Upcoming Ballot Measures
Many have said that President Bush's 2004 victory was at least in part due to the large amount of ballot measures that preemptively restricted same-sex marriages or civil unions. In light of that, we may want to take a look at some measures on the ballot in the coming election. These measures in swing states may prove to be the difference between President McCain and President Obama.
Colorado has a plethora of measures on the ballot: 15 constitutional amendments and 3 initiative statutes will be voted upon in November. Of particular interest is the Colorado Civil Rights Initiative , which essentially bans affirmative action in public employment or education. Colorado also has measures on the ballot to define a person as any fertilized egg, embryo, or fetus, as well as issues relating toward mandatory employee-sponsored health care and union regulation . So many issues would seem to confuse who would be helped in Colorado.
Florida's only measure of any consequence is a ban on gay marriage and civil unions . Certainly this will work in McCain's favor as it did with President Bush.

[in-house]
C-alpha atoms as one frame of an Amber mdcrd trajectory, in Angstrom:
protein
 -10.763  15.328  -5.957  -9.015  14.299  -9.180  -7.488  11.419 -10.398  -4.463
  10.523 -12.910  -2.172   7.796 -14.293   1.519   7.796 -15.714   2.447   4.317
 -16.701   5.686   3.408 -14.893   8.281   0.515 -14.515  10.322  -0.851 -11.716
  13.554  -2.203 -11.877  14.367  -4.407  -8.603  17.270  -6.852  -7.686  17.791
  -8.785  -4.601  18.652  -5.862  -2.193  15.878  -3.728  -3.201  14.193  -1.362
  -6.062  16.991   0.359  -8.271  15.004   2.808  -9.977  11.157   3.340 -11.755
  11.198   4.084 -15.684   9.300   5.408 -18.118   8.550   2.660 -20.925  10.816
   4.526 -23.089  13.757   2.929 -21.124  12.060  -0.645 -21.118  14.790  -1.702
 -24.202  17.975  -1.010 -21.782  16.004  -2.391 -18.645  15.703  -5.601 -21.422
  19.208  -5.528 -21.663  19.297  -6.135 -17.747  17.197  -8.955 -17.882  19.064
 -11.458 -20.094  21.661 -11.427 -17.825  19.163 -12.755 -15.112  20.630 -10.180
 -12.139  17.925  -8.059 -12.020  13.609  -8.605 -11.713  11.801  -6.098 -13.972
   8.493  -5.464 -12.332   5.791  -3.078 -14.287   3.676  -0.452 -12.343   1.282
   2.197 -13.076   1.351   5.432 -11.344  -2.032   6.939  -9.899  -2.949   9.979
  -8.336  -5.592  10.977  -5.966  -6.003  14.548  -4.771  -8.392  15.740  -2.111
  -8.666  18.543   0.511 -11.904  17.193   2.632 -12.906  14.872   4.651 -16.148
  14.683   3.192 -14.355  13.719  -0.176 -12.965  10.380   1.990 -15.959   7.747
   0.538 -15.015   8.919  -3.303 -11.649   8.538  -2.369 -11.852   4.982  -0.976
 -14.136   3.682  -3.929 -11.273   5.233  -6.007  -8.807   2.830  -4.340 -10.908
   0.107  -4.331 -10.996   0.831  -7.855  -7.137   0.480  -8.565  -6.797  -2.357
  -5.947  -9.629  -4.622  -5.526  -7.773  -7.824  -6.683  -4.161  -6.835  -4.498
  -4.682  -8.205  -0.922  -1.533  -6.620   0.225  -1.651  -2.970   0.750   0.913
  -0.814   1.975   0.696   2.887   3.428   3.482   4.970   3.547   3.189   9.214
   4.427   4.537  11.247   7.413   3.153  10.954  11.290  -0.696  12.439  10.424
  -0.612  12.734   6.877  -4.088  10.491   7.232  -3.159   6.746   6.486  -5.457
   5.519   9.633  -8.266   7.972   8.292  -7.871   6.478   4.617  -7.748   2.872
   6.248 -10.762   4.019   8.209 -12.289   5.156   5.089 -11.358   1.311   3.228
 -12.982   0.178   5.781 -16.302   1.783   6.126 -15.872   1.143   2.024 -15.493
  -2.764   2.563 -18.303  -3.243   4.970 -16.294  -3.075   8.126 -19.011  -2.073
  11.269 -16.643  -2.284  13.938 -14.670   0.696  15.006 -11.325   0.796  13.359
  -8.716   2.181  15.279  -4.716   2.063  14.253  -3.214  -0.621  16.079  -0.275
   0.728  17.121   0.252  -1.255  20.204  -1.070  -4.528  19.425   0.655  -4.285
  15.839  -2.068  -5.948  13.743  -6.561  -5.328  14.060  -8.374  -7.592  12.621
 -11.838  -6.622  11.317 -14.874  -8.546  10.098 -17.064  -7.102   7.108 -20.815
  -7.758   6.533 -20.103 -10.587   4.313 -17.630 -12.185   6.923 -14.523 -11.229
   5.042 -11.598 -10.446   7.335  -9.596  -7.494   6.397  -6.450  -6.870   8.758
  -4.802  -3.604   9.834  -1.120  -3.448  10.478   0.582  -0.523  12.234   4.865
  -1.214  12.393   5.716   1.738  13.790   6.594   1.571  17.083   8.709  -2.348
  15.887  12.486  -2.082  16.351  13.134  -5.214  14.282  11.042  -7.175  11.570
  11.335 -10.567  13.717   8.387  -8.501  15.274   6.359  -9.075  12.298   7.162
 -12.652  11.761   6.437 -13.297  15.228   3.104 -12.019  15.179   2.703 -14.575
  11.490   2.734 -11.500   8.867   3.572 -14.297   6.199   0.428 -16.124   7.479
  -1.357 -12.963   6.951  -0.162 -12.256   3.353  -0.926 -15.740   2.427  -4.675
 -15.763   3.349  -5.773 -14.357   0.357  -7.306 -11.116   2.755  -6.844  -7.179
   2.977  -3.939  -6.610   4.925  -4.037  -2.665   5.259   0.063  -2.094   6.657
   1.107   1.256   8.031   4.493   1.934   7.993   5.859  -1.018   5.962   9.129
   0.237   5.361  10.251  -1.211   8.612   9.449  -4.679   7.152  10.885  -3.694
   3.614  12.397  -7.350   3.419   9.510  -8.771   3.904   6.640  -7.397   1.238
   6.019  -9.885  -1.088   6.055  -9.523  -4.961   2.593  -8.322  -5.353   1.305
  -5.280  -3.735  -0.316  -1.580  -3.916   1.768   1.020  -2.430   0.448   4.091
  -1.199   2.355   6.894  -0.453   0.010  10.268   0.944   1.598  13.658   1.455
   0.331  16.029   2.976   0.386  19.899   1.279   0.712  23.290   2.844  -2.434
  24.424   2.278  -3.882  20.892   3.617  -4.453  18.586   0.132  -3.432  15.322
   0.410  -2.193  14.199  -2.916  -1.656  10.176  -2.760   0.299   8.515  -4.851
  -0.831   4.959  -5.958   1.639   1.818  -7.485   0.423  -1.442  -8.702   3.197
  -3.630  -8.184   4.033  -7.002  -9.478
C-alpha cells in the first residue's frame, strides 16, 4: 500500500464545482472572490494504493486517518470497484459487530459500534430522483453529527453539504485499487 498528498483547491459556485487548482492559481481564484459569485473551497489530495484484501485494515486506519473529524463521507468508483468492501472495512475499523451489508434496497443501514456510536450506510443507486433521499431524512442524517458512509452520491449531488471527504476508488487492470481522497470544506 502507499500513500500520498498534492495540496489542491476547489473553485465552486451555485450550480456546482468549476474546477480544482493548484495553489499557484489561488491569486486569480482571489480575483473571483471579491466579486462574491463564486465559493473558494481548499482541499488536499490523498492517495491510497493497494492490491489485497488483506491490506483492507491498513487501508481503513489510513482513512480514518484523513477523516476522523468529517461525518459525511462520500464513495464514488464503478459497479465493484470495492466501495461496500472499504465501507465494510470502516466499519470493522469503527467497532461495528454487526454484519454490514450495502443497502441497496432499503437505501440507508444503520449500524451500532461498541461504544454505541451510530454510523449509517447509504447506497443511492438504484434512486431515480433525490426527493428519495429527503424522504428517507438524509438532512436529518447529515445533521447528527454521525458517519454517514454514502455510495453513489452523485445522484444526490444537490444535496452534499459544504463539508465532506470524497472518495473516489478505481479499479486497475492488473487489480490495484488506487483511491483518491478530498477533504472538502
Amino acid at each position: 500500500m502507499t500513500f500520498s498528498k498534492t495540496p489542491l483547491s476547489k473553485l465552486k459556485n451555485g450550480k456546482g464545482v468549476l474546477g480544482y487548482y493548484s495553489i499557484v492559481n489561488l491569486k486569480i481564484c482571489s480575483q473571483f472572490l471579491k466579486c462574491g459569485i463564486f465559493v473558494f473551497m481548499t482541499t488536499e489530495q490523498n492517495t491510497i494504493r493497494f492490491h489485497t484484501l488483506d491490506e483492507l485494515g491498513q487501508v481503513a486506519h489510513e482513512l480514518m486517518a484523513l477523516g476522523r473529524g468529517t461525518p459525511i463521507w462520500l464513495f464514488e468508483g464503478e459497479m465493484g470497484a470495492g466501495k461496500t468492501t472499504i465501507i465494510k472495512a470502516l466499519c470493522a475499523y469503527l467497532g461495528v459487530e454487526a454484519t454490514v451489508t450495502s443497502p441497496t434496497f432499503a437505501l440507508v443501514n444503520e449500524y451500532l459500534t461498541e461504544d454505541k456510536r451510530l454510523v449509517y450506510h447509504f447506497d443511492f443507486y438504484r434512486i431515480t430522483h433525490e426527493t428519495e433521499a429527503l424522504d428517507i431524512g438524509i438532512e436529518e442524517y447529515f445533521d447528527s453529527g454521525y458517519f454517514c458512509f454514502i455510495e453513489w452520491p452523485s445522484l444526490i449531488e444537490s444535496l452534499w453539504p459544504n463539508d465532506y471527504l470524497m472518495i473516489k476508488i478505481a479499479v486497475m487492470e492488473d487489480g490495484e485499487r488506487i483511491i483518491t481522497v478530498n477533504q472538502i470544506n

Last but not least, Ohio has several measures on the ballot. The only one that might help Obama is a referendum on payday lending regulations . The Ohio legislature capped all payday lenders at 28% APR. Lending businesses said that they would not be able to stay in business without being allowed to charge their previous rates (often approaching 391% APR) for these short-term loans. To remedy this, the businesses launched a referendum campaign to allow voters to vote on the issue directly.
Note: I apologize for all the links to Ballotpedia, but they are the only centralized reference I can find on this subject. Also, some of the issues are still awaiting approval, so this is only a tentative list.